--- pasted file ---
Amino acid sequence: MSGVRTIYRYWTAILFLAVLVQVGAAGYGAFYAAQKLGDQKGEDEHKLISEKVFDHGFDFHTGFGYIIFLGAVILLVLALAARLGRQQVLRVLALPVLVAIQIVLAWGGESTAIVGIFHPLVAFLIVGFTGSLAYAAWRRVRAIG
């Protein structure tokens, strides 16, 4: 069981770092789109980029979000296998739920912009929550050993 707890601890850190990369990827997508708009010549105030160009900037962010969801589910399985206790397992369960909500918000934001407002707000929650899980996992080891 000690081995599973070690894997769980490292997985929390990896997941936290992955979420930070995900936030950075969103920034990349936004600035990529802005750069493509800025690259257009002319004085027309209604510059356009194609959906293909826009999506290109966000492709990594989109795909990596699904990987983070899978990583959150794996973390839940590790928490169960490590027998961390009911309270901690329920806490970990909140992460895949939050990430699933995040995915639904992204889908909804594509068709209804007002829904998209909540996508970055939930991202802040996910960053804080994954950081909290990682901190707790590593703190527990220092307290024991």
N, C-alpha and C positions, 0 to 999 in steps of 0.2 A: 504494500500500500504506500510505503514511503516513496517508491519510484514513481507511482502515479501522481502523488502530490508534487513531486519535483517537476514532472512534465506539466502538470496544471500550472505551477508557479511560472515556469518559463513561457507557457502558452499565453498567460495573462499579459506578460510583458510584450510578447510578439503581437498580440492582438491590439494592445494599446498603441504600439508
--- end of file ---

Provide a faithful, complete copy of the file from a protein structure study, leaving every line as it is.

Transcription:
Amino acid sequence: MSGVRTIYRYWTAILFLAVLVQVGAAGYGAFYAAQKLGDQKGEDEHKLISEKVFDHGFDFHTGFGYIIFLGAVILLVLALAARLGRQQVLRVLALPVLVAIQIVLAWGGESTAIVGIFHPLVAFLIVGFTGSLAYAAWRRVRAIG
């Protein structure tokens, strides 16, 4: 069981770092789109980029979000296998739920912009929550050993 707890601890850190990369990827997508708009010549105030160009900037962010969801589910399985206790397992369960909500918000934001407002707000929650899980996992080891 000690081995599973070690894997769980490292997985929390990896997941936290992955979420930070995900936030950075969103920034990349936004600035990529802005750069493509800025690259257009002319004085027309209604510059356009194609959906293909826009999506290109966000492709990594989109795909990596699904990987983070899978990583959150794996973390839940590790928490169960490590027998961390009911309270901690329920806490970990909140992460895949939050990430699933995040995915639904992204889908909804594509068709209804007002829904998209909540996508970055939930991202802040996910960053804080994954950081909290990682901190707790590593703190527990220092307290024991």
N, C-alpha and C positions, 0 to 999 in steps of 0.2 A: 504494500500500500504506500510505503514511503516513496517508491519510484514513481507511482502515479501522481502523488502530490508534487513531486519535483517537476514532472512534465506539466502538470496544471500550472505551477508557479511560472515556469518559463513561457507557457502558452499565453498567460495573462499579459506578460510583458510584450510578447510578439503581437498580440492582438491590439494592445494599446498603441504600439508